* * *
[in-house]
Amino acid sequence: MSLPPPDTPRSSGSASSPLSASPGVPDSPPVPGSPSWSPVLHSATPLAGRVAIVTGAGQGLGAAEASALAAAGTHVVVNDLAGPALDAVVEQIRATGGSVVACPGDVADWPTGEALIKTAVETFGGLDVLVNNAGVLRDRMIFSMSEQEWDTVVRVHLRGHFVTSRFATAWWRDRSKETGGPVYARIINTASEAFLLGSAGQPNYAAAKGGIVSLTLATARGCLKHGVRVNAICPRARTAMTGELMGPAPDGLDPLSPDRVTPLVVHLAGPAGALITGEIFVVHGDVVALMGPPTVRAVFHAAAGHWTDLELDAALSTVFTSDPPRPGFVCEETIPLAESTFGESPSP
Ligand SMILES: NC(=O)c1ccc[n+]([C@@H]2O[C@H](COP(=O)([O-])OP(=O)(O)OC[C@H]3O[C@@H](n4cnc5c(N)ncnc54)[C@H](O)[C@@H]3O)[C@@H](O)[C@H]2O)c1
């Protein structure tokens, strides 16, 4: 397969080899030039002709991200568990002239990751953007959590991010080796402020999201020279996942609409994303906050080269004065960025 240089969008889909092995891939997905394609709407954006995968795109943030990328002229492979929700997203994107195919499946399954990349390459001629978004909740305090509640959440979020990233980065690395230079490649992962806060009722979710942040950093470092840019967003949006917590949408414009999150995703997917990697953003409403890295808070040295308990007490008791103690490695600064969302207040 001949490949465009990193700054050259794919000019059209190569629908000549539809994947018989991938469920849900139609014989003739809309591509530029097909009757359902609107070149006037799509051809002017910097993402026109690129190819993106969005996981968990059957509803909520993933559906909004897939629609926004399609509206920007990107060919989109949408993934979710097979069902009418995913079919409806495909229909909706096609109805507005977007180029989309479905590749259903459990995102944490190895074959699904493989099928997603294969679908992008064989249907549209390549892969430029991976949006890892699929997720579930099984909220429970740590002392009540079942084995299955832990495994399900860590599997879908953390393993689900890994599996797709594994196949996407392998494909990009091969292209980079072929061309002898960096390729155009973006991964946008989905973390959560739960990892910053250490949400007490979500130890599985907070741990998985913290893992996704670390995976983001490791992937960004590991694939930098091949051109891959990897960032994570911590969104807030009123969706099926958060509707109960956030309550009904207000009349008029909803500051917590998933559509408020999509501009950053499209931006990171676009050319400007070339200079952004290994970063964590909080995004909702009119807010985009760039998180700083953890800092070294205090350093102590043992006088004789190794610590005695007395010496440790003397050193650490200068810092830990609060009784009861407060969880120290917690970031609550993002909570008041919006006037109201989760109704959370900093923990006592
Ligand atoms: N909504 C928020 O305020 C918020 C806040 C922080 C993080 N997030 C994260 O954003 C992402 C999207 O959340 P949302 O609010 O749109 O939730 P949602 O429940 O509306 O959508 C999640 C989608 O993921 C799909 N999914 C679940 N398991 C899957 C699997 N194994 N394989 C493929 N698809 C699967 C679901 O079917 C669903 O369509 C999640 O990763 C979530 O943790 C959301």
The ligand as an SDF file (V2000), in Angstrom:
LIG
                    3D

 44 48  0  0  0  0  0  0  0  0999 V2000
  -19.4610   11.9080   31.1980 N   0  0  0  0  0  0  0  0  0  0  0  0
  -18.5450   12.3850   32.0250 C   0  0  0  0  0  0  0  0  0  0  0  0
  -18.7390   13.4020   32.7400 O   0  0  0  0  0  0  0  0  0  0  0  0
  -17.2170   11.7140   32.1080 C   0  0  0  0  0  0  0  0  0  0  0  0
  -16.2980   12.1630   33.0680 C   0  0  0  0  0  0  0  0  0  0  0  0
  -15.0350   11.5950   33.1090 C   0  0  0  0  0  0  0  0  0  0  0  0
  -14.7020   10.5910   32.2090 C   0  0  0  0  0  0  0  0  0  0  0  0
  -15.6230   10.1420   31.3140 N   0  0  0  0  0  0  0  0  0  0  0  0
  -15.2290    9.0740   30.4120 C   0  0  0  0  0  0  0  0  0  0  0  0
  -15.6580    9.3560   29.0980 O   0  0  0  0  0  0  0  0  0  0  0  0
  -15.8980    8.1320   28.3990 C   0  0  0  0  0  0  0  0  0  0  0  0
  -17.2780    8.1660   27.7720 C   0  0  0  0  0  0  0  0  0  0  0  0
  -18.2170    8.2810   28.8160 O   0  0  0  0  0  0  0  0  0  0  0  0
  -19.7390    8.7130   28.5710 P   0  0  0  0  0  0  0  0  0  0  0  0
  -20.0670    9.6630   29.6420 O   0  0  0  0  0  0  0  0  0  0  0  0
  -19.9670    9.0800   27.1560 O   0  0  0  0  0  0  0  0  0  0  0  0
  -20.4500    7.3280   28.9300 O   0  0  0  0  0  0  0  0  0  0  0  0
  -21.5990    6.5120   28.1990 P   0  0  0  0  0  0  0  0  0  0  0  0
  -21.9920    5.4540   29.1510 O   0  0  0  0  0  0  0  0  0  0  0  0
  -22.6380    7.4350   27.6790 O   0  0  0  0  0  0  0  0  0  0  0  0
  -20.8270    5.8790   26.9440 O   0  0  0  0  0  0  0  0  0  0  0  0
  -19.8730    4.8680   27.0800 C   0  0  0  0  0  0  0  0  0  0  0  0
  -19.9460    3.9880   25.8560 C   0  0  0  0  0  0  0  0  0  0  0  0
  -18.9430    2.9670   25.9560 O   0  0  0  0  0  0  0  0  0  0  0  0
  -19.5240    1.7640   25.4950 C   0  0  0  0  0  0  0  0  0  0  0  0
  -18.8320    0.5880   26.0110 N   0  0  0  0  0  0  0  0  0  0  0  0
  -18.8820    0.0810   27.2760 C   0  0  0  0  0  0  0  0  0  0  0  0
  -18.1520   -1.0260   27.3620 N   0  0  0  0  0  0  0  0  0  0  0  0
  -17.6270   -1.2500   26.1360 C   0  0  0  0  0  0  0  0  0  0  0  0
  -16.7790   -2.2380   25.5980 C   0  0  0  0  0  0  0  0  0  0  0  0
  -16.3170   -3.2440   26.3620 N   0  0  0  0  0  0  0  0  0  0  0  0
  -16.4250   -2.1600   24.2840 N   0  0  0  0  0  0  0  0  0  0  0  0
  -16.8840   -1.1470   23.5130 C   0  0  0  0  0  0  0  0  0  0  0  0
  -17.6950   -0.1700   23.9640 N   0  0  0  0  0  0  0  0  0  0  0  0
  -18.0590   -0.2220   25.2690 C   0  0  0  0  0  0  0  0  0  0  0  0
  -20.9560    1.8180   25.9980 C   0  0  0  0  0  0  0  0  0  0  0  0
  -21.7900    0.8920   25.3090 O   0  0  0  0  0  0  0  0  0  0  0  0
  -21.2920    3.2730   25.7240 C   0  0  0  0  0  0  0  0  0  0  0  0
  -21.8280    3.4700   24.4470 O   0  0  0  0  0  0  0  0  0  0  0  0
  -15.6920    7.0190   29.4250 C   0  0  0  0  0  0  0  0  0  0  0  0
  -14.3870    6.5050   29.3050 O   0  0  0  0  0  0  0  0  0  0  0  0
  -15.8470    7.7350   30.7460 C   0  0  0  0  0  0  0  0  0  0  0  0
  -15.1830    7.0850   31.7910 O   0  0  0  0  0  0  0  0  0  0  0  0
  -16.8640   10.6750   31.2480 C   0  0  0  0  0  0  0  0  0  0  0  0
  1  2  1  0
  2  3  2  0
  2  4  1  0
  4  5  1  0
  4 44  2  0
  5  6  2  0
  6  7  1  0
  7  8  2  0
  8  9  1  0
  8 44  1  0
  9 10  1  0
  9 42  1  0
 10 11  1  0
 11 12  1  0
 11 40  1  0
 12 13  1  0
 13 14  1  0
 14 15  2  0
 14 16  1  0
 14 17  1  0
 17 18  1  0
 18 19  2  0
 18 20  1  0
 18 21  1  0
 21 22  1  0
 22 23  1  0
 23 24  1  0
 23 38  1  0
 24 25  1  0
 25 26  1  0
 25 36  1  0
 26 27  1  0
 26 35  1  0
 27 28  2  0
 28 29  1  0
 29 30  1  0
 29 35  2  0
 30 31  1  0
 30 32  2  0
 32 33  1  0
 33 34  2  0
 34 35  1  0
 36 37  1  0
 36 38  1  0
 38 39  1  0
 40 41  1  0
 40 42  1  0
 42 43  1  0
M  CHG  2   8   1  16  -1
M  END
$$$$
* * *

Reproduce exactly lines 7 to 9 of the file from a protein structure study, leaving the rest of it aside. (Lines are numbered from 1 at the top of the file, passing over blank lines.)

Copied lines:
LIG
                    3D

 44 48  0  0  0  0  0  0  0  0999 V2000